ABSTRACT: Beyond Culture vs. Commerce: Decentralizing Cultural Protection to Promote Diversity Through Trade Do culture and commerce conflict? The assumption that trade is incompatible with cultural diversity has disrupted economic liberalization, distorted world trade law, and damaged Europe’s film industry. A new wave of cultural protectionism now threatens to engulf e-commerce. Yet, as American appeals for market liberalization continue to fall on deaf ears, the real question is not whether to protect culture, but how. European protectionism has failed. South Korea shows there is a better way. Eschewing Europe’s top-down patronage model, Korean policy-makers have pursued a decentralized approach to develop their audiovisual industries. Deploying indirect subsidies ranging from tax incentives to infrastructural investment along with a reinvigorated screen quota set in motion the remarkable flowering of audiovisual expression known as the “Korean Wave.” Korea captured crucial economies of scale through exports by harnessing global demand for diverse content. South Korea’s experience is bolstered by case studies from film industries in India, Hong Kong, and Nigeria, which provide further evidence that, by tapping into global markets, commercial success can drive cultural vitality. These audiovisual success stories, combined with the promise of digital technologies, argue strongly for a reconceptualization of cultural protection. This Article describes the essential components of a new paradigm: decentralized cultural protection that realizes diversity through trade. To facilitate this policy shift, the Article proposes an innovative “diversity quota” regime that would expand global markets for diverse filmmaking.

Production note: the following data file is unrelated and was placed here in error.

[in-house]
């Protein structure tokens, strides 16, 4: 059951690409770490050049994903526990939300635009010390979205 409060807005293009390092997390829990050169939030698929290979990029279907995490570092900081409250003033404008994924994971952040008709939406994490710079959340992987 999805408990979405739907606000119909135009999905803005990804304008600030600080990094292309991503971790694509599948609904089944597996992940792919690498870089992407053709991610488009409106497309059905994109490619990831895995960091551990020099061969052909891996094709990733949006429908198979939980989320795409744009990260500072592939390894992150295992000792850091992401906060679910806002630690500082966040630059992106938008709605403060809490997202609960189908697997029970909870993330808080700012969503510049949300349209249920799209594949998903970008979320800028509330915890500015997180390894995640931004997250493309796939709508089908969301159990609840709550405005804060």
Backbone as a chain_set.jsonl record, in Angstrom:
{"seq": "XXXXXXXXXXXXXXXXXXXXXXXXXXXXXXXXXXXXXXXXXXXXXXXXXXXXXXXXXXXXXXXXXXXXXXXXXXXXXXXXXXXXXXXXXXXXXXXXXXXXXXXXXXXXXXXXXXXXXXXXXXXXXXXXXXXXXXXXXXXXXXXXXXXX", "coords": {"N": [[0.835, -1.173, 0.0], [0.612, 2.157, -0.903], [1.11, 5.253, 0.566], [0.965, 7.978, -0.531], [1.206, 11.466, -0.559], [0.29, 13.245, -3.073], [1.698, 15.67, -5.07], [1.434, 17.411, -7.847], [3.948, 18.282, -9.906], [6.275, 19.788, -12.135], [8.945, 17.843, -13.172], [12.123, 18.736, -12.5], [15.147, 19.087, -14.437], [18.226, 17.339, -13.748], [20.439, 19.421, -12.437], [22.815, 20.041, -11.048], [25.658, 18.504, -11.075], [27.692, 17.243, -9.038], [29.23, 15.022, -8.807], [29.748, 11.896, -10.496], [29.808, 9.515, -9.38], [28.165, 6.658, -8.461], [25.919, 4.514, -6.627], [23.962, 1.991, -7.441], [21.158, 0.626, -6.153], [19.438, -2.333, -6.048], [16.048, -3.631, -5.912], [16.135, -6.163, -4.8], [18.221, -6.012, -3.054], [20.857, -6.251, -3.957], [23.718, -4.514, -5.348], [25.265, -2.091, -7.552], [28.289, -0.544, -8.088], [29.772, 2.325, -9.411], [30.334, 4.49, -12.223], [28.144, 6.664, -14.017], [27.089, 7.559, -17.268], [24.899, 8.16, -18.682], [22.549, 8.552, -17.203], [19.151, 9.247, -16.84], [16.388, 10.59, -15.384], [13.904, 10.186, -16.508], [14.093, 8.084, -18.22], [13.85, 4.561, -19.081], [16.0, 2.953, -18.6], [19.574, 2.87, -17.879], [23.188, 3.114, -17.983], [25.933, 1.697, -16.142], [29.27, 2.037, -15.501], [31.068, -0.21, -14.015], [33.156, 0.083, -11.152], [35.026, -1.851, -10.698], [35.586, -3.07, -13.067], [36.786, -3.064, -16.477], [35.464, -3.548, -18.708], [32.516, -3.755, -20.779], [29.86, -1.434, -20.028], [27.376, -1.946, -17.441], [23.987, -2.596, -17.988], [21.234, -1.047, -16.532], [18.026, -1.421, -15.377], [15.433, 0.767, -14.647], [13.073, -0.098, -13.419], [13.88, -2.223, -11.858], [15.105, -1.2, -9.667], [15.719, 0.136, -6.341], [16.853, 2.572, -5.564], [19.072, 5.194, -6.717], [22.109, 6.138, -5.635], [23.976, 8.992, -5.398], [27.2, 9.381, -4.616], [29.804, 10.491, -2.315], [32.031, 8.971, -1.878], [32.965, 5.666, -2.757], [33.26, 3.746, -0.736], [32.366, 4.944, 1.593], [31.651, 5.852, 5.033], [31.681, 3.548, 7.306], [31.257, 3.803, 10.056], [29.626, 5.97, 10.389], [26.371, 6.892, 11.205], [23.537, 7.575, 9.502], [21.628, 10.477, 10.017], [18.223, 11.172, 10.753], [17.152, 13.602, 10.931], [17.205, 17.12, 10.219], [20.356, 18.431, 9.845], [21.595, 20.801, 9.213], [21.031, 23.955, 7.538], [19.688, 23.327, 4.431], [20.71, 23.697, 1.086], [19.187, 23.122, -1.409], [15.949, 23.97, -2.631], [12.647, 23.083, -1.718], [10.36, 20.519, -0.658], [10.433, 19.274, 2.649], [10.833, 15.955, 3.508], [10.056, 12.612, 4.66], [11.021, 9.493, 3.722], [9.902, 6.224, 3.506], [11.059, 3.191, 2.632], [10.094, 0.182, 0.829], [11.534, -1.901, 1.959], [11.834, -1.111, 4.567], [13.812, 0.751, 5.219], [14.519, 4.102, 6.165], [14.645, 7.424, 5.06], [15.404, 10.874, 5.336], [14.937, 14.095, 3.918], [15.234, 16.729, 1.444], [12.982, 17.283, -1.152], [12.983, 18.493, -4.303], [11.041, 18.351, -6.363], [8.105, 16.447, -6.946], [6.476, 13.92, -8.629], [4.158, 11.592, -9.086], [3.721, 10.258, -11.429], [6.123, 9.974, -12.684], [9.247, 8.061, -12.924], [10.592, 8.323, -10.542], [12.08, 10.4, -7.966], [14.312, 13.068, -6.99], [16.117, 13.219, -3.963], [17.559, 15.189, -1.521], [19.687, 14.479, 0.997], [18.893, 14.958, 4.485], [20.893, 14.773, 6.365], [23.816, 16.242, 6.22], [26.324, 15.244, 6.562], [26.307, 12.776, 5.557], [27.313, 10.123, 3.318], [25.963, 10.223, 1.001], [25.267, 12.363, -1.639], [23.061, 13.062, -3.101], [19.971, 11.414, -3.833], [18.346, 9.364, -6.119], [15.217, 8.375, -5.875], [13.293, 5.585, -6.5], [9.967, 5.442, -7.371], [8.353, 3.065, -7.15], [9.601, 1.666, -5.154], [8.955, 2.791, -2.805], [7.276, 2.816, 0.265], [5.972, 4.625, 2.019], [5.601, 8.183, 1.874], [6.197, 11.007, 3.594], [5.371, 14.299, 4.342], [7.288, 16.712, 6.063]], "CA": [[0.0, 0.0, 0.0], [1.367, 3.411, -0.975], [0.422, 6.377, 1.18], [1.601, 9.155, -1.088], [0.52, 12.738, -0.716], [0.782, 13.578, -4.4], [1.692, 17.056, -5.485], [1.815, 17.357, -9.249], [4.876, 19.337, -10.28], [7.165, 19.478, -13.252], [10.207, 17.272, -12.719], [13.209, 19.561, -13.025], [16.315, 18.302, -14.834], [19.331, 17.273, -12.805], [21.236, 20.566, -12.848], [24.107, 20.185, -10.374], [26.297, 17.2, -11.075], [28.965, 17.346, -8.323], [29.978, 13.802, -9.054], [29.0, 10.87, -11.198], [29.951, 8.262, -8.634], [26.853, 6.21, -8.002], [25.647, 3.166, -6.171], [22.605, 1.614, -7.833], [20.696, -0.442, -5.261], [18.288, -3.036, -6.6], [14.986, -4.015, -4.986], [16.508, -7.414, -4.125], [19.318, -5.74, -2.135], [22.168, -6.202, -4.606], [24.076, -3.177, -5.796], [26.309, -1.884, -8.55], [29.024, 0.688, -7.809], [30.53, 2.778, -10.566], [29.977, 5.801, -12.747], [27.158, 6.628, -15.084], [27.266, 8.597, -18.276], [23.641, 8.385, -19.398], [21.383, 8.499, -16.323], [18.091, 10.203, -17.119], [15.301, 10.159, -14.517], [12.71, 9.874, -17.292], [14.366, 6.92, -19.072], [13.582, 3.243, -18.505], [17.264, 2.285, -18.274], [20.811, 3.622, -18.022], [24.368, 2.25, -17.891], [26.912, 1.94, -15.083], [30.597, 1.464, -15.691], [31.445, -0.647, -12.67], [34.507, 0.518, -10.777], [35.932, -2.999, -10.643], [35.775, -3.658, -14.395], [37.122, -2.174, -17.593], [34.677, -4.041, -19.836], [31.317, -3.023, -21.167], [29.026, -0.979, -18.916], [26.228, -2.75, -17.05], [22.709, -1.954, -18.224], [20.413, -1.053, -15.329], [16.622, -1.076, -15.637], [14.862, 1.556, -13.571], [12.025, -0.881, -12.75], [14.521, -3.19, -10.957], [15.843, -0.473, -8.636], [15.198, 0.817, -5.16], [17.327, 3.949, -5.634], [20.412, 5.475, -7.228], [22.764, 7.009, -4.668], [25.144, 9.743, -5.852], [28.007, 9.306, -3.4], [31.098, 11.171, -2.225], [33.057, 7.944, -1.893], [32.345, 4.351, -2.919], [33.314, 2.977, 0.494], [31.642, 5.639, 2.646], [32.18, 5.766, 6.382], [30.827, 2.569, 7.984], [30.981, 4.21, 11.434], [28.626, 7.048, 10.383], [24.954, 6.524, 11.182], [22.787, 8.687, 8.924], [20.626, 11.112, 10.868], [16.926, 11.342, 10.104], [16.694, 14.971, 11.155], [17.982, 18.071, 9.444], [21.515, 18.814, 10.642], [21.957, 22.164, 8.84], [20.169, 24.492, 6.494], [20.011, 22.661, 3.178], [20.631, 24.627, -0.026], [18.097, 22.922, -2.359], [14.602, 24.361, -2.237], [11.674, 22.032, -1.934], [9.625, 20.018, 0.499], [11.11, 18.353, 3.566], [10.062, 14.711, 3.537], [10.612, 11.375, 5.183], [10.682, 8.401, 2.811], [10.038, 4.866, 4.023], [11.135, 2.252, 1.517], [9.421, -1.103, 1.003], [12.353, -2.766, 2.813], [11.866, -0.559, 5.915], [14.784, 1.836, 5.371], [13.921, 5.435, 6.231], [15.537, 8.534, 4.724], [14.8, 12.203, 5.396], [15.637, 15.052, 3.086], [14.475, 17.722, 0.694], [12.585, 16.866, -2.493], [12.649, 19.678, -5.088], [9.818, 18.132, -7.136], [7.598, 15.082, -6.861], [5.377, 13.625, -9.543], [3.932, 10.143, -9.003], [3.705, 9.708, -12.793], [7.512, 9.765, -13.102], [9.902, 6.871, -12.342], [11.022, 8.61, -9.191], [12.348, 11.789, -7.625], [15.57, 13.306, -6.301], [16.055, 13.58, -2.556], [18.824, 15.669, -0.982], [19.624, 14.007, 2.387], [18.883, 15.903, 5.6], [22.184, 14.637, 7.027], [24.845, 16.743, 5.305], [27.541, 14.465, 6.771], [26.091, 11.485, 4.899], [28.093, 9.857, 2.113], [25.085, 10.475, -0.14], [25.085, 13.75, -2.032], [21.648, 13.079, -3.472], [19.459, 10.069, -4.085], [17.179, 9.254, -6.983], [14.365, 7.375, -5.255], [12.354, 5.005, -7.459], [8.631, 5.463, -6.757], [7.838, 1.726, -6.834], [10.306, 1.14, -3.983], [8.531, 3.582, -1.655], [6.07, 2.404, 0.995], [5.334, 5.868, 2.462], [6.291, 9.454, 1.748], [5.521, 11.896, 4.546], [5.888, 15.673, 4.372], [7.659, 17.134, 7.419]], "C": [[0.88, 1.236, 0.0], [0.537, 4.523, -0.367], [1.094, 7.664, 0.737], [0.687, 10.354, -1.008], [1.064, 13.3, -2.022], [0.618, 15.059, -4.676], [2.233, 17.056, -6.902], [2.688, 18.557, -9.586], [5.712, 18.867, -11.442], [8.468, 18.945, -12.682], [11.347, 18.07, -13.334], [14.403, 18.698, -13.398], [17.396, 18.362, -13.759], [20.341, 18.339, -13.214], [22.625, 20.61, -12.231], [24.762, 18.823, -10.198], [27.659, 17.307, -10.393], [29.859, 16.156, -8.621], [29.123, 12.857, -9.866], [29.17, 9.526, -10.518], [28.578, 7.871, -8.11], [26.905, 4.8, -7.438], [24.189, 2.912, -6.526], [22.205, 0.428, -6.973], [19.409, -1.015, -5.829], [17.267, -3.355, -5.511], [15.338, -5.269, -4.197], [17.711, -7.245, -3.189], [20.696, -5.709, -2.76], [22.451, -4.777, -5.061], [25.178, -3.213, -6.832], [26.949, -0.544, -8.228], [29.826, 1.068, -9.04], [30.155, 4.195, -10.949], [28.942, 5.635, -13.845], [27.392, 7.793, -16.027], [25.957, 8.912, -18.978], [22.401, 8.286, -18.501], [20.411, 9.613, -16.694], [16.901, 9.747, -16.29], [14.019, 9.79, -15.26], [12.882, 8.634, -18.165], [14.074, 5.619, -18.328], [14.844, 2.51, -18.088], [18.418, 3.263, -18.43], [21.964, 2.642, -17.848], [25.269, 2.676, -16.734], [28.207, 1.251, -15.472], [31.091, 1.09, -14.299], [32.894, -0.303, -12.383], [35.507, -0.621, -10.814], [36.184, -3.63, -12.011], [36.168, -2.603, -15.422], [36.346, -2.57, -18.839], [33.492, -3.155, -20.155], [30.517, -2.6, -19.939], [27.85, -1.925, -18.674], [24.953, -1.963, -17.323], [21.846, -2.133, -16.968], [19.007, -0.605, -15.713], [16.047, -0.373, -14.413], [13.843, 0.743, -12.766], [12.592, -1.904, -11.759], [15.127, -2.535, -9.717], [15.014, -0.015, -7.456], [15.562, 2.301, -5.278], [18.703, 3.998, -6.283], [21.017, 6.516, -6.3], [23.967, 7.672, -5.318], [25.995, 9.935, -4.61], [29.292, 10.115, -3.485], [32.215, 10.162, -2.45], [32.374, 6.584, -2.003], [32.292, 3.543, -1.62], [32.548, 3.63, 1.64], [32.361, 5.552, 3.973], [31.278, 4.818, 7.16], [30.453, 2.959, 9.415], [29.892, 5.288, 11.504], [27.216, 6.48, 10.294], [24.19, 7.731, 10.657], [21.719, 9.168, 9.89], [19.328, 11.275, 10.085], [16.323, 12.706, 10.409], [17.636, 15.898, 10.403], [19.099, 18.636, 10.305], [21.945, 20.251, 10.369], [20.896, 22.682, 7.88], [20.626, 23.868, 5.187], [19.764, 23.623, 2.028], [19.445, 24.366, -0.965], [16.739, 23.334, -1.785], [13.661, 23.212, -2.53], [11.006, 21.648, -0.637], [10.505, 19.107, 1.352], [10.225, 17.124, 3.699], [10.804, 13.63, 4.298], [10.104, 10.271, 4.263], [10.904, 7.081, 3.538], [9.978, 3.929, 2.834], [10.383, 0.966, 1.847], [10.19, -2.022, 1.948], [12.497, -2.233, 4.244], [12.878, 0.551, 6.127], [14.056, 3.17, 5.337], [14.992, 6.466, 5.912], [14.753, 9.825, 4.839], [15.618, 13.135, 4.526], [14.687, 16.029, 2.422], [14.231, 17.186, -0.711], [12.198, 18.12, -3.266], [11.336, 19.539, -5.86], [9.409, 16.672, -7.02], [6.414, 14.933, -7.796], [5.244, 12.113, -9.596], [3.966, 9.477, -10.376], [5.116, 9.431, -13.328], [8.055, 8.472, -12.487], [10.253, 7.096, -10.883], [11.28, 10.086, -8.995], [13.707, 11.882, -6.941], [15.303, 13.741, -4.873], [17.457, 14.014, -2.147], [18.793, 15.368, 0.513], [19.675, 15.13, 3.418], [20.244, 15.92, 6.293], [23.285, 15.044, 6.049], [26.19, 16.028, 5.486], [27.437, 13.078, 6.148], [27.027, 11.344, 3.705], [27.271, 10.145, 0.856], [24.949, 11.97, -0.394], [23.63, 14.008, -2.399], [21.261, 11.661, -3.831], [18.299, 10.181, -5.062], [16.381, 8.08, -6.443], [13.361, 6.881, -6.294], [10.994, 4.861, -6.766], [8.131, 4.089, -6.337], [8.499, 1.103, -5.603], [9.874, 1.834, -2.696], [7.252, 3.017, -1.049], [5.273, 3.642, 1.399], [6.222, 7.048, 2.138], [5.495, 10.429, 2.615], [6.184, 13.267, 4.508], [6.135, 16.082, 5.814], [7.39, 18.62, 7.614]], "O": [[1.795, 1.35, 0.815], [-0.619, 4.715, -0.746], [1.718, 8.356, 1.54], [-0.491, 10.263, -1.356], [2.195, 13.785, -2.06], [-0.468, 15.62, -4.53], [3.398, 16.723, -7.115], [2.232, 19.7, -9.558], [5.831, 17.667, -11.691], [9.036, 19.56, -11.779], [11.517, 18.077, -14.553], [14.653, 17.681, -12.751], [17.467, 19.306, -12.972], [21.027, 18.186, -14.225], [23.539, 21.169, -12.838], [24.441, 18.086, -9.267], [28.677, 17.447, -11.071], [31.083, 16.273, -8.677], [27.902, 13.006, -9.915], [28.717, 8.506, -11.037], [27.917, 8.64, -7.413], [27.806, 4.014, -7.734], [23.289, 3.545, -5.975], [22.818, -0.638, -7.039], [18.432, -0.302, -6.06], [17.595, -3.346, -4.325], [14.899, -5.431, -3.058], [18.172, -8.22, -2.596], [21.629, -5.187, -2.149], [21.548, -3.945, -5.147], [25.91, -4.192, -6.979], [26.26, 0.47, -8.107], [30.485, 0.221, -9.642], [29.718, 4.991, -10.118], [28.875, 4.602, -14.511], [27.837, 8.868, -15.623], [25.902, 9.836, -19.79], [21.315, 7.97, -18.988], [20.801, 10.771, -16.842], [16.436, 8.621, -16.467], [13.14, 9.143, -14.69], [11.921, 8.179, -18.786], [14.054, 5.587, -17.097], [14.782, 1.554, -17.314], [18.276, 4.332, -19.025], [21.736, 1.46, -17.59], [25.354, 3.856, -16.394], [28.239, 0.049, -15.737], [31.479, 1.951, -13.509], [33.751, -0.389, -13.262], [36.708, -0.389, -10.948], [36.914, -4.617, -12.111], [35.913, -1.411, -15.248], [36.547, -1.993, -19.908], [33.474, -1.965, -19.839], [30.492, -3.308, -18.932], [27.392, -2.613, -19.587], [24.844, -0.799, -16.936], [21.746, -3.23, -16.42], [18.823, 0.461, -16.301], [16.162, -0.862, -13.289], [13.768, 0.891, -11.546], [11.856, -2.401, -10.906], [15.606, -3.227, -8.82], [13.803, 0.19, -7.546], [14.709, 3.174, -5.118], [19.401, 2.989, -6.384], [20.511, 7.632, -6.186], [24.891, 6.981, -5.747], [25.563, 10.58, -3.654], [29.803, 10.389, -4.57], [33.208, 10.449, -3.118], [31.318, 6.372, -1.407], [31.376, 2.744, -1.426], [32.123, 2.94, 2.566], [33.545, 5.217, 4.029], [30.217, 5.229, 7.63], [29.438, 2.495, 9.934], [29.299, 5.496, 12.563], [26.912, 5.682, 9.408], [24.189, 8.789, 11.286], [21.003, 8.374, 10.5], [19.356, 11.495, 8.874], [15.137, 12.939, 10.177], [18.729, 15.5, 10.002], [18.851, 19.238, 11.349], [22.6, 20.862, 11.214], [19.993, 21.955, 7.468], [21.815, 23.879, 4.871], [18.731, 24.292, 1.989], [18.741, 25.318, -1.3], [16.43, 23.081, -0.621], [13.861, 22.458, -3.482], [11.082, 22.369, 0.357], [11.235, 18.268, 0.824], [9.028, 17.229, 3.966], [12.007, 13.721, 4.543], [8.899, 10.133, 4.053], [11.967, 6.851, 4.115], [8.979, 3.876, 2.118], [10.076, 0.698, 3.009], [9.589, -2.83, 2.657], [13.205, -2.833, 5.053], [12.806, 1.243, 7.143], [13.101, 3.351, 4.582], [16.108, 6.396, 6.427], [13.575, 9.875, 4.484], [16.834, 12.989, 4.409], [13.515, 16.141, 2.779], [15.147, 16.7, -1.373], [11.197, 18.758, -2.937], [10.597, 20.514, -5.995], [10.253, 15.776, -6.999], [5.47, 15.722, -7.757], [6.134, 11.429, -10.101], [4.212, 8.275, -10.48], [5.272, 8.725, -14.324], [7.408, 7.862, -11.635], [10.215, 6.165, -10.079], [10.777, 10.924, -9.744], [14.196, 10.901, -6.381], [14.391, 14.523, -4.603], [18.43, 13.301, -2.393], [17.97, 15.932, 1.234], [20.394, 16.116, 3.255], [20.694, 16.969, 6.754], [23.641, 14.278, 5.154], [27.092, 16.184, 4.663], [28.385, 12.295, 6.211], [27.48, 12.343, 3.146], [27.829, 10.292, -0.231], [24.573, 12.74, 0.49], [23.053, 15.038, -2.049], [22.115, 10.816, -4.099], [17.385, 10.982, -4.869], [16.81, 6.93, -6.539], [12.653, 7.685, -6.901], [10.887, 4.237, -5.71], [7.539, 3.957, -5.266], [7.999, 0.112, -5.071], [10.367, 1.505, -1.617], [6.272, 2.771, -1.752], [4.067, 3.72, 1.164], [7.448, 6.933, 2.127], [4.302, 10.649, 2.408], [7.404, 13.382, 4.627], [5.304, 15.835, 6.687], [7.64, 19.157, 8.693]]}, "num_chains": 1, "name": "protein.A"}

Available at: http://works.bepress.com/sean_pager/2/